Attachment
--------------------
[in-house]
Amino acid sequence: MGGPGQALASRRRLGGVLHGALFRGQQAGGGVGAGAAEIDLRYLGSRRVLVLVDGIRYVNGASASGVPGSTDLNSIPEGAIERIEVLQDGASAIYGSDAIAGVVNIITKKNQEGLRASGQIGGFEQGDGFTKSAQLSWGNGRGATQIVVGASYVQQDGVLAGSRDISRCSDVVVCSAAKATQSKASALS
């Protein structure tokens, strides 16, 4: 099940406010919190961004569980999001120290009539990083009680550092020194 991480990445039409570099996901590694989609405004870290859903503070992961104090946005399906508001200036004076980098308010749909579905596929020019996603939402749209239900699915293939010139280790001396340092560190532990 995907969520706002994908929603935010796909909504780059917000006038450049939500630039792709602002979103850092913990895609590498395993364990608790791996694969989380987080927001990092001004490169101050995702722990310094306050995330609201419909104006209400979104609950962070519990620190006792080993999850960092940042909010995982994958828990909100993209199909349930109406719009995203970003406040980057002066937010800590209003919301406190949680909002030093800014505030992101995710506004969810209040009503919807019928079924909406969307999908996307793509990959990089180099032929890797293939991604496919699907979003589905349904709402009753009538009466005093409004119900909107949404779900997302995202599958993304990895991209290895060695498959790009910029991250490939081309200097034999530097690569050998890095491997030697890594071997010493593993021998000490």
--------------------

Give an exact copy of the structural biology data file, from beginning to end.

[in-house]
Amino acid sequence: MGGPGQALASRRRLGGVLHGALFRGQQAGGGVGAGAAEIDLRYLGSRRVLVLVDGIRYVNGASASGVPGSTDLNSIPEGAIERIEVLQDGASAIYGSDAIAGVVNIITKKNQEGLRASGQIGGFEQGDGFTKSAQLSWGNGRGATQIVVGASYVQQDGVLAGSRDISRCSDVVVCSAAKATQSKASALS
């Protein structure tokens, strides 16, 4: 099940406010919190961004569980999001120290009539990083009680550092020194 991480990445039409570099996901590694989609405004870290859903503070992961104090946005399906508001200036004076980098308010749909579905596929020019996603939402749209239900699915293939010139280790001396340092560190532990 995907969520706002994908929603935010796909909504780059917000006038450049939500630039792709602002979103850092913990895609590498395993364990608790791996694969989380987080927001990092001004490169101050995702722990310094306050995330609201419909104006209400979104609950962070519990620190006792080993999850960092940042909010995982994958828990909100993209199909349930109406719009995203970003406040980057002066937010800590209003919301406190949680909002030093800014505030992101995710506004969810209040009503919807019928079924909406969307999908996307793509990959990089180099032929890797293939991604496919699907979003589905349904709402009753009538009466005093409004119900909107949404779900997302995202599958993304990895991209290895060695498959790009910029991250490939081309200097034999530097690569050998890095491997030697890594071997010493593993021998000490």